A witness for Johnson & Johnson miscalculated in testifying that a Montana man’s metal hip device failed because of the angle at which it was implanted, the man’s lawyer said in cross-examination.
Avram Edidin testified at a trial about a lawsuit by Loren Kransky that claims J&J defectively designed his ASR hip device and failed to warn of risks. Kranky’s lawsuit in Los Angeles is the first of 10,000 to go to trial. Analysts say J&J may pay billions of dollars to resolve cases over the devices, which the company recalled in August 2010.
Edidin, a professor at Drexel University’s School of Biomedical Engineering in Philadelphia, described the metal cup placed in a hip, and the metal ball placed atop a femur that rotates in those cups. The ideal angle of cup placement, he said, is 45 degrees. Kransky’s surgeon placed his cup at an angle of 63 to 65 degrees, causing the metal to wear, he said.
Kransky’s cup “was implanted at a high inclination angle,” Edidin told state court jurors. Higher angles are “associated with higher wear. If you put any component in that position,” he said, “you are going to see the kind of wear that you see on Mr. Kransky’s component.”
On cross-examination, Kransky lawyer Michael Kelly showed the jury the X-ray on which Edidin had drawn the angle. Kelly superimposed a protractor on the image and showed the actual angle was 57.5 degrees, not the 63 to 65 degrees calculated by Edidin.
“You are aware you can find a protractor at Walgreens, are you not?” Kelly asked.
“I am,” said Edidin, who testified as an expert.
He offered no explanation of the discrepancy. On his redirect testimony after a lunch break, Edidin said he reviewed several images of Kransky’s ASR before the revision surgery, re-measured the angle and determined it was 63 degrees. Kelly didn’t ask about the matter again.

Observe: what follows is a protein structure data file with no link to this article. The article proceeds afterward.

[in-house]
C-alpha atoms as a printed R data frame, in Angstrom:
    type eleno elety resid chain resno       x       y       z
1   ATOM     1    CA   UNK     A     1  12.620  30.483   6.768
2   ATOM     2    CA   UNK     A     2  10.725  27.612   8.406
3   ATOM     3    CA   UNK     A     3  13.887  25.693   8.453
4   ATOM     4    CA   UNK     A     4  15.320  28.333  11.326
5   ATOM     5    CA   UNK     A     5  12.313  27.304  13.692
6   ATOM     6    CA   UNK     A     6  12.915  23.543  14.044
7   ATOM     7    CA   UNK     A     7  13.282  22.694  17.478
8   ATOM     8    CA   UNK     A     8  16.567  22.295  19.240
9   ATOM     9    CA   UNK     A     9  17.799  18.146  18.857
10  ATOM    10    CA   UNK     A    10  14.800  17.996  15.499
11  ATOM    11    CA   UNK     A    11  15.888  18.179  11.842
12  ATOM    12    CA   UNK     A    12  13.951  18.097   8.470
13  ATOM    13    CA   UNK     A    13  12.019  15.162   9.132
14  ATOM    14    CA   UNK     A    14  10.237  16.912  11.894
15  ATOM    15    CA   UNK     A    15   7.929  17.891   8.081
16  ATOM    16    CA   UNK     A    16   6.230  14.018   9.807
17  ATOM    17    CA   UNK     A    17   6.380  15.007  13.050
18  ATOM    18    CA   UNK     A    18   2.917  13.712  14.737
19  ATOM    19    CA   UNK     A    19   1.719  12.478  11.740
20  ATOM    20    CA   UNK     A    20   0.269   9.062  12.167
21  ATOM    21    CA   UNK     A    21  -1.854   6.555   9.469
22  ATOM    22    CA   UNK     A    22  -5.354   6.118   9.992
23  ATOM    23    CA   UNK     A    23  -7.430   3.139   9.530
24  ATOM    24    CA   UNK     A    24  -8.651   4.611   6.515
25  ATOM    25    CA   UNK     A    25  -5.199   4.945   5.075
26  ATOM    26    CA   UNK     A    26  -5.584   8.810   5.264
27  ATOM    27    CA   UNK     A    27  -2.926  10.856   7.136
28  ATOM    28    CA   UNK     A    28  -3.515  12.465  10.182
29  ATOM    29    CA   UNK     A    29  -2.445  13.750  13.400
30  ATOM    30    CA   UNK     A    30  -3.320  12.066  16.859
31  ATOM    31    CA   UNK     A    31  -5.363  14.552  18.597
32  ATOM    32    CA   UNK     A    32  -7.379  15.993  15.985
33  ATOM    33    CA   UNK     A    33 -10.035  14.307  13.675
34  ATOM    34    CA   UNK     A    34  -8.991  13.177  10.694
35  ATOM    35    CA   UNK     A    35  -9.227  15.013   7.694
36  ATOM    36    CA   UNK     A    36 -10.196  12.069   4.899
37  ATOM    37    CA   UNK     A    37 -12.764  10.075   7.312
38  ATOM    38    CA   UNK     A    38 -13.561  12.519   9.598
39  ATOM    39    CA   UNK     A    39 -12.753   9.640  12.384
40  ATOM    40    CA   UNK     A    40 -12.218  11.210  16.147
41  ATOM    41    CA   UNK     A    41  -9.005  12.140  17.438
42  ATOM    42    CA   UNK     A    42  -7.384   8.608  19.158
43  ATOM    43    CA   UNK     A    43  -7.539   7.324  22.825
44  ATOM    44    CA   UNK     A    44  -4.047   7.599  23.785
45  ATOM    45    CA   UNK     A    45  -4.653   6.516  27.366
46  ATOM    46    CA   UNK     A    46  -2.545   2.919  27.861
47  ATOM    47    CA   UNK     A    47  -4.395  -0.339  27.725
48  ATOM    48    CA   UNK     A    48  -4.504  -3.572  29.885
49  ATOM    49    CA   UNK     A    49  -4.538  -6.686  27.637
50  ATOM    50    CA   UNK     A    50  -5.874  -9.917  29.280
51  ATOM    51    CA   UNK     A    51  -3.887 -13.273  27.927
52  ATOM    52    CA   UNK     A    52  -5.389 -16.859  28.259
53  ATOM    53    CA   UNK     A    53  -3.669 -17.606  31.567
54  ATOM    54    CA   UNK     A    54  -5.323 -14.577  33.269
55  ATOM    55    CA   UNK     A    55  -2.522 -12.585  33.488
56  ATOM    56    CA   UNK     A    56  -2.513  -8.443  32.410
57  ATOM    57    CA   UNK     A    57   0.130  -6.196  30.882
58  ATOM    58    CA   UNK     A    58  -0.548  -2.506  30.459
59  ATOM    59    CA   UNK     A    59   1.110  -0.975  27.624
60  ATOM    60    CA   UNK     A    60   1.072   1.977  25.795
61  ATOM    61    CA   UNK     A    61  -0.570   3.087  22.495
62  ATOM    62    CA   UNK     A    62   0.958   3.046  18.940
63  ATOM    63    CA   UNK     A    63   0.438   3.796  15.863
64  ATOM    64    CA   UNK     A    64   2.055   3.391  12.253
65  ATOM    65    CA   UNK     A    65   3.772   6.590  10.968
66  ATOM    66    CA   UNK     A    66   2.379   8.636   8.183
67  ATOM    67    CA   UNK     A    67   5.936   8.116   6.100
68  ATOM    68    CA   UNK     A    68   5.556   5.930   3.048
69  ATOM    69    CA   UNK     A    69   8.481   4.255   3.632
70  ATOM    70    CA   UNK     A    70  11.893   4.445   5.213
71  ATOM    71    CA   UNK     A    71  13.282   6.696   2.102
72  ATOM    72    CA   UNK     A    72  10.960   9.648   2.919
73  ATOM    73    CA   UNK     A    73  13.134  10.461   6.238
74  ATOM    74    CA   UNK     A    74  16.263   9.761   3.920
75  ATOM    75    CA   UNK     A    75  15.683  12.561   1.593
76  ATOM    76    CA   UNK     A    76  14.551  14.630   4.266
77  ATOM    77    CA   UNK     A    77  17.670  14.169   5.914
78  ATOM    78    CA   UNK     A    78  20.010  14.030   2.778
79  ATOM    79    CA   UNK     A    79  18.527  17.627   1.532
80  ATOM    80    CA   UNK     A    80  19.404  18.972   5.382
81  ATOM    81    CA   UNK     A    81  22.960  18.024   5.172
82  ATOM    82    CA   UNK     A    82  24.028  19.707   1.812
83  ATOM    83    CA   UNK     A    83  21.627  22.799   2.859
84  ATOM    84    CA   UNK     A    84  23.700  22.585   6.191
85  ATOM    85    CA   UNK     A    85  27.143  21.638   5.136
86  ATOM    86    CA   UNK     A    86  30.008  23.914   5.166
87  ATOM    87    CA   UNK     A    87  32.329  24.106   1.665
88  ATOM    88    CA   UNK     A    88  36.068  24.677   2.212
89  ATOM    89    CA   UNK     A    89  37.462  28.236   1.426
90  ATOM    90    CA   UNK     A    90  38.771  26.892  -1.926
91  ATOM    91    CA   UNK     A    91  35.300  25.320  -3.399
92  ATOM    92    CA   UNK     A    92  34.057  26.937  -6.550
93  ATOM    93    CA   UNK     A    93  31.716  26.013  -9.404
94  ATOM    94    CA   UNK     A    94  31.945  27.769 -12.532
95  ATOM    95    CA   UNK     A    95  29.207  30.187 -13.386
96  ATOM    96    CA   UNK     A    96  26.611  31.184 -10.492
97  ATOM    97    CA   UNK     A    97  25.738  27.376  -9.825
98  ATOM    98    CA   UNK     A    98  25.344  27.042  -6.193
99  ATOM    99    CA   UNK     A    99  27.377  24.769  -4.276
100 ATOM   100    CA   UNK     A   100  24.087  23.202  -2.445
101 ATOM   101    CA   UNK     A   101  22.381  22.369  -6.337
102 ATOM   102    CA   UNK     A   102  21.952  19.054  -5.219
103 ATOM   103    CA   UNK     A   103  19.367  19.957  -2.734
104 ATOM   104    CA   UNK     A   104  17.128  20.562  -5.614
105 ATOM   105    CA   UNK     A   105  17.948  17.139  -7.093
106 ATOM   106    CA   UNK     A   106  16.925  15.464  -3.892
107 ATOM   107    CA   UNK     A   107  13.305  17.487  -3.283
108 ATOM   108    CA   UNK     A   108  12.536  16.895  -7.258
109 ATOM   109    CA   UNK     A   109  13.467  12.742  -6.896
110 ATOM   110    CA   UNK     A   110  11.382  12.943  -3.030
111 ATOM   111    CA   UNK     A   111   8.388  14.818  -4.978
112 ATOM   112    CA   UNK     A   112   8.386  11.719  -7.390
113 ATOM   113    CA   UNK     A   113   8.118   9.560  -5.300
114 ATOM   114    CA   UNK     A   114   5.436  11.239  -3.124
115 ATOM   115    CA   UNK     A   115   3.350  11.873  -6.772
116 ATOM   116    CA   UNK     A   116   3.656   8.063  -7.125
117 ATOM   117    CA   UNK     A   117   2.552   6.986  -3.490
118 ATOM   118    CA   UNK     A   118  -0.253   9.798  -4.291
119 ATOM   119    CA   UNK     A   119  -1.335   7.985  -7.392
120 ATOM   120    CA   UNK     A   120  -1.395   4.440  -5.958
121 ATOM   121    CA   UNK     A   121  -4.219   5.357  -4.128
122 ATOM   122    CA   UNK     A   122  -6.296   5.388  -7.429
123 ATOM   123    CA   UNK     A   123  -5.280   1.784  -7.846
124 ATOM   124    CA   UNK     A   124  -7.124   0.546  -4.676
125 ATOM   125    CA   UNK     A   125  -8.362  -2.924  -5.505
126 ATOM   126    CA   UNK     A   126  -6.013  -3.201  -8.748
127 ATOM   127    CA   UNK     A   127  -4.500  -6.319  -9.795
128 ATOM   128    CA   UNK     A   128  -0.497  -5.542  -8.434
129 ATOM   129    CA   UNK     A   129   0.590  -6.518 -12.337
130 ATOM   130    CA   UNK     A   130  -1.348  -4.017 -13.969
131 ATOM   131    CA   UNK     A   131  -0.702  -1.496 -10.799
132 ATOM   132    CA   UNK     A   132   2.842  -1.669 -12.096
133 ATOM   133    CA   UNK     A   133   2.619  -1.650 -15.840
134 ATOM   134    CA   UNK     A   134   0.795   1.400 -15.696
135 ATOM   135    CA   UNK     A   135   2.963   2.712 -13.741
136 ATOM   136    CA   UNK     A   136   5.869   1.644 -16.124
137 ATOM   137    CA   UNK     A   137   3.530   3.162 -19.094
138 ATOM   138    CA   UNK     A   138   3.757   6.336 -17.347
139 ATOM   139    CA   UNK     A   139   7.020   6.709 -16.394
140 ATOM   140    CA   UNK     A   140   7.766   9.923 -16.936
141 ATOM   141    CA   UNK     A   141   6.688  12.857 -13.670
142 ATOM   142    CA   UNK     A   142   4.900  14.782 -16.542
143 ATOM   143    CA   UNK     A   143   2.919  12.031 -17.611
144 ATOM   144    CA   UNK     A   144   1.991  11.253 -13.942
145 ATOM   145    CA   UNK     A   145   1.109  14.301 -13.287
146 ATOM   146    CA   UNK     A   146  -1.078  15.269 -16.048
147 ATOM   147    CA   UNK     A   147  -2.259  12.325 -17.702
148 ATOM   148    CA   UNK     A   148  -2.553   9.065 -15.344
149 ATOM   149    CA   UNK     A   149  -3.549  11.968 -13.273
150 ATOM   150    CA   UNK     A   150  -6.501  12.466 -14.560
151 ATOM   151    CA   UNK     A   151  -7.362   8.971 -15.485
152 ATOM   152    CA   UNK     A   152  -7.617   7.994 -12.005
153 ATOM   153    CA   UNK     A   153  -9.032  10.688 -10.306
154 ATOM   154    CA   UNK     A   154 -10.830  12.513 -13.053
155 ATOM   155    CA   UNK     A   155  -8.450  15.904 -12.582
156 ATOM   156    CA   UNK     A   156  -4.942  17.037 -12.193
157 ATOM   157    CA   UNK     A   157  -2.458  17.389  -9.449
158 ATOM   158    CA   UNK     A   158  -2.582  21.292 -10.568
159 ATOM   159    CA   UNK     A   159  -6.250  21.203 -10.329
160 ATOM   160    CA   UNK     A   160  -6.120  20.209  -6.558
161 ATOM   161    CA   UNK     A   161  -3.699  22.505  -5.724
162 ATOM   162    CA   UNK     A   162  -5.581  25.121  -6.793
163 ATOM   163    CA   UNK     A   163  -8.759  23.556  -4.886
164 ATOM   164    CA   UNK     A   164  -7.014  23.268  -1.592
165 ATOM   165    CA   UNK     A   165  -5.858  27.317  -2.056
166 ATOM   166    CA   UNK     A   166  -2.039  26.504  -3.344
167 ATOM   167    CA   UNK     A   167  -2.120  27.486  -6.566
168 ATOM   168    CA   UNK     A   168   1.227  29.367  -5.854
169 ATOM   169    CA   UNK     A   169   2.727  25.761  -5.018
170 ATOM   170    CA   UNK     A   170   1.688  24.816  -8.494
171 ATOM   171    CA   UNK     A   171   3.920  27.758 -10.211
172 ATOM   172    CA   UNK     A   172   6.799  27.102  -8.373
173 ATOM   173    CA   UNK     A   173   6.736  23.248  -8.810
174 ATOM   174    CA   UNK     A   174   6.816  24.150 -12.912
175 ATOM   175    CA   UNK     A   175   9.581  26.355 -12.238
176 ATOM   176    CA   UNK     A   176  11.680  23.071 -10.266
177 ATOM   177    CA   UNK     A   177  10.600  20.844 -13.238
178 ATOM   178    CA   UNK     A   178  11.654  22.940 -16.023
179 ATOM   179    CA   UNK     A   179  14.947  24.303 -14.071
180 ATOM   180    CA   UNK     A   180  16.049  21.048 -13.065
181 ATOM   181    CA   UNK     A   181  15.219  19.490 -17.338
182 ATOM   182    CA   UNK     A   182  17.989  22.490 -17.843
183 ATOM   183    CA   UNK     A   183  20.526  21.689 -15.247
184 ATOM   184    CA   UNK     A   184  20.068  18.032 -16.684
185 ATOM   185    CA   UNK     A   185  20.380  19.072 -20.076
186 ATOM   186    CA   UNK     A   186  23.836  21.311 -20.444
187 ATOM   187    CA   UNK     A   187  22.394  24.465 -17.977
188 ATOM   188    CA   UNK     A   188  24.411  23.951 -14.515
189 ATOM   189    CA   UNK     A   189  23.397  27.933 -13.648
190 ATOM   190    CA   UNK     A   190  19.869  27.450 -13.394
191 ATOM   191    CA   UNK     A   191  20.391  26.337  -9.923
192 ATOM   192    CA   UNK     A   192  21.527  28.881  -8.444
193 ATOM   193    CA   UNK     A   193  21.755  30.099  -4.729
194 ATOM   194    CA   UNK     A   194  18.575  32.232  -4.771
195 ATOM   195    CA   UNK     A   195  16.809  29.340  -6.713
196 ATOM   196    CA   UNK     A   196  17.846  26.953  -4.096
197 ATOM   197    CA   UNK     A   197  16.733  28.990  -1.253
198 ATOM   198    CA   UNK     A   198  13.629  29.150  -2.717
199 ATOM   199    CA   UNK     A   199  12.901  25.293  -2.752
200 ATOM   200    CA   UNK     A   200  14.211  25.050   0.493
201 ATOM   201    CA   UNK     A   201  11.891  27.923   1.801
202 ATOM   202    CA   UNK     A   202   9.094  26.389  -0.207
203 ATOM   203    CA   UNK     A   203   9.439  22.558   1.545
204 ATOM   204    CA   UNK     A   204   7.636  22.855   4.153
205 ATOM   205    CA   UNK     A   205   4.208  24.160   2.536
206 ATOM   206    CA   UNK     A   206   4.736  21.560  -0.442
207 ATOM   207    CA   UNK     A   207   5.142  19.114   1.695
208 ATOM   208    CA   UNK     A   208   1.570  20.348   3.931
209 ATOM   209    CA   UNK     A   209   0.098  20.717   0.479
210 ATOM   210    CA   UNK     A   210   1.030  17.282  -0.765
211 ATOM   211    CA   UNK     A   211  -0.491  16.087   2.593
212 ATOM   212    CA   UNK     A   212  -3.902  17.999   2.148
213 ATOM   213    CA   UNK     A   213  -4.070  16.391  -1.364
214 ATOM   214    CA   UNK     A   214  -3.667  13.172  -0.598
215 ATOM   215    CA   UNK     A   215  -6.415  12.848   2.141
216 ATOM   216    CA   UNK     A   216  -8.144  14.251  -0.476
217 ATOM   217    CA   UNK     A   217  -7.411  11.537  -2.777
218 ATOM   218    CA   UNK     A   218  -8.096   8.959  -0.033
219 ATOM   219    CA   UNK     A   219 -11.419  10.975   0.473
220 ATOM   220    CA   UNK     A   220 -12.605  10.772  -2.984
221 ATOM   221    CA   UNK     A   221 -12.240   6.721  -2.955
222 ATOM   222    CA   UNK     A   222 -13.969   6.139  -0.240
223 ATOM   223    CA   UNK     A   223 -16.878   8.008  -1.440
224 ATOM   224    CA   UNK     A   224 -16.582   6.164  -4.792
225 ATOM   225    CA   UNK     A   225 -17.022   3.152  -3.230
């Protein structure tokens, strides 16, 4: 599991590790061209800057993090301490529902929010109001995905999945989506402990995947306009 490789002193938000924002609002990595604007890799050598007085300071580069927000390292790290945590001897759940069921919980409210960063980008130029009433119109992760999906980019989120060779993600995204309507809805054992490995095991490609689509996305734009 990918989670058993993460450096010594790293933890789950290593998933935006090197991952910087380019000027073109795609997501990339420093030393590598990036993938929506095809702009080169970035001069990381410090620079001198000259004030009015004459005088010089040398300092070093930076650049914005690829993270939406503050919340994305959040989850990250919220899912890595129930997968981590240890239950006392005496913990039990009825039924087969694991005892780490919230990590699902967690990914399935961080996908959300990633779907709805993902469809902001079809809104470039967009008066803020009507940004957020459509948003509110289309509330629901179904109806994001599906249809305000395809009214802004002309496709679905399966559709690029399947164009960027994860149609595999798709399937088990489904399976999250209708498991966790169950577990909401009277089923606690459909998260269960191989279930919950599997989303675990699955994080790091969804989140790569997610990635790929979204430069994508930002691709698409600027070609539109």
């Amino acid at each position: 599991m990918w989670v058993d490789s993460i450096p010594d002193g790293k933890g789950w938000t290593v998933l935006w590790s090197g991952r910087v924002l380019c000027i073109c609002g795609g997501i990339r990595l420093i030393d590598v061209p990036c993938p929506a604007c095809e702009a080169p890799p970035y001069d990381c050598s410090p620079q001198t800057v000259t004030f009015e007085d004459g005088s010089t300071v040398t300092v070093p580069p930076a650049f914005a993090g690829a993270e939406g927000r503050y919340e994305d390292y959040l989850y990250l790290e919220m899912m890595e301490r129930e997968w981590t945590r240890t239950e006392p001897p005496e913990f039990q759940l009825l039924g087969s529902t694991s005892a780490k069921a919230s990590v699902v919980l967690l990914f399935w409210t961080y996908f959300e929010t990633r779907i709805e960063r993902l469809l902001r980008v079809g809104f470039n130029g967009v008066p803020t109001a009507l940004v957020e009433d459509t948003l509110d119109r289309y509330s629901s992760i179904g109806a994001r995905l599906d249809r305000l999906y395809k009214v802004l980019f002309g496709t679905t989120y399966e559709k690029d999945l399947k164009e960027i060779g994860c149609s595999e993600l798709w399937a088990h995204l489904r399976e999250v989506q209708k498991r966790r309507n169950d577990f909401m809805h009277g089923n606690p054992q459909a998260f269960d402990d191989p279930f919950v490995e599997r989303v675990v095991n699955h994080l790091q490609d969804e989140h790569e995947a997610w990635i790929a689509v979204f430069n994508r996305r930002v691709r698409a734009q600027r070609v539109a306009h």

J&J, the world’s largest seller of health-care products, recalled the hips when their failure rate hit 12 percent in the U.K. Since then, the failure rate hit 40 percent in Australia. J&J, based in New Brunswick, New Jersey, denies that it defectively designed the device or failed to warn of the risks.
Edidin, who has spent much of the past 13 years working as an expert on the spine, told the jury that he analyzed the design file of the ASR hip and found no flaws. He said J&J’s DePuy unit had done “an extraordinary amount” of testing before selling the device in the U.S. in 2005.
Edidin told the jury that his analysis showed that because of the steep angle of implantation, Kransky’s ASR was “sub-luxing,” a phenomenon where the metal ball joint slightly dislocated when Kransky walked.
Kransky’s hip was implanted in December 2007 and removed, or revised, in February 2012.
Edidin conceded that none of the several surgeons or other doctors who examined Kransky prior to his revision ever determined that such dislocations were occurring.
Kelly showed him a DePuy document from the Health Hazard/Risk Evaluation Executive Review Board at the time of the recall. Under “market action strategy” were three possible explanations for the recall. The company checked Class A for “defective product that would affect product performance and/or could cause health problems.”
Among those who signed the document was DePuy’s former president, David Floyd.
“Do you believe you know better than the president of the company?” Kelly asked.
“Based on the evidence I see, yes,” Edidin testified.
“Have you called them and asked them to put it back on the market?” Kelly asked.
“No,” Edidin said.
Kranksy’s lawyers have faulted DePuy for doing no clinical testing on the ASR before it was first sold. Asked about the dichotomy between his testimony that DePuy did extensive testing and the high revision rates, Edidin said, “The tests don’t speak to revision rate. There’s no test that predicts revision rates.”
He said that “clinical trials will do that.”
In 2009, DePuy finally did some testing at implantation angles other than 45 degrees. Tests at 55 degrees showed from an increase in wear ranging from fivefold to tenfold, while the increase in wear at 60 degree ranged from nine-fold to 17-fold.
The case is Kransky v. DePuy, BC456086, California Superior Court, Los Angeles County (Los Angeles).